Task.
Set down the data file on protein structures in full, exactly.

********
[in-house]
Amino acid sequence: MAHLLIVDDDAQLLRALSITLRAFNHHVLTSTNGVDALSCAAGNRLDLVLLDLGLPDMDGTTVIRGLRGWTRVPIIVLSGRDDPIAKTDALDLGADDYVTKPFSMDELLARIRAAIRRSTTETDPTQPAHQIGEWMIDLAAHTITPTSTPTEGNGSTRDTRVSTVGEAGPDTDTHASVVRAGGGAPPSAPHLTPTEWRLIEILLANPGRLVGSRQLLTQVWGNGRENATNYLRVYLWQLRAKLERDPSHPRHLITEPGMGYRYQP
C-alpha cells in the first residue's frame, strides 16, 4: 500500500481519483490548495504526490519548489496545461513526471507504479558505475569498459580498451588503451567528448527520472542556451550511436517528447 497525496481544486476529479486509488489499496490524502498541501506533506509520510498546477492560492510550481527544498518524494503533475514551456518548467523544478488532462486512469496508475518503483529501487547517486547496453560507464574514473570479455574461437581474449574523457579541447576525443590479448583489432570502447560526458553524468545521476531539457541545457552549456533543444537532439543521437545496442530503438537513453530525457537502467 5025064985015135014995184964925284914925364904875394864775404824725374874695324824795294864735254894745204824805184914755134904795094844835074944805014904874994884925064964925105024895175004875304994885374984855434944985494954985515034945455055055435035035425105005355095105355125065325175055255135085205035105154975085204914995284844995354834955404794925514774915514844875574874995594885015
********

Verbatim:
[in-house]
Amino acid sequence: MAHLLIVDDDAQLLRALSITLRAFNHHVLTSTNGVDALSCAAGNRLDLVLLDLGLPDMDGTTVIRGLRGWTRVPIIVLSGRDDPIAKTDALDLGADDYVTKPFSMDELLARIRAAIRRSTTETDPTQPAHQIGEWMIDLAAHTITPTSTPTEGNGSTRDTRVSTVGEAGPDTDTHASVVRAGGGAPPSAPHLTPTEWRLIEILLANPGRLVGSRQLLTQVWGNGRENATNYLRVYLWQLRAKLERDPSHPRHLITEPGMGYRYQP
C-alpha cells in the first residue's frame, strides 16, 4: 500500500481519483490548495504526490519548489496545461513526471507504479558505475569498459580498451588503451567528448527520472542556451550511436517528447 497525496481544486476529479486509488489499496490524502498541501506533506509520510498546477492560492510550481527544498518524494503533475514551456518548467523544478488532462486512469496508475518503483529501487547517486547496453560507464574514473570479455574461437581474449574523457579541447576525443590479448583489432570502447560526458553524468545521476531539457541545457552549456533543444537532439543521437545496442530503438537513453530525457537502467 5025064985015135014995184964925284914925364904875394864775404824725374874695324824795294864735254894745204824805184914755134904795094844835074944805014904874994884925064964925105024895175004875304994885374984855434944985494954985515034945455055055435035035425105005355095105355125065325175055255135085205035105154975085204914995284844995354834955404794925514774915514844875574874995594885015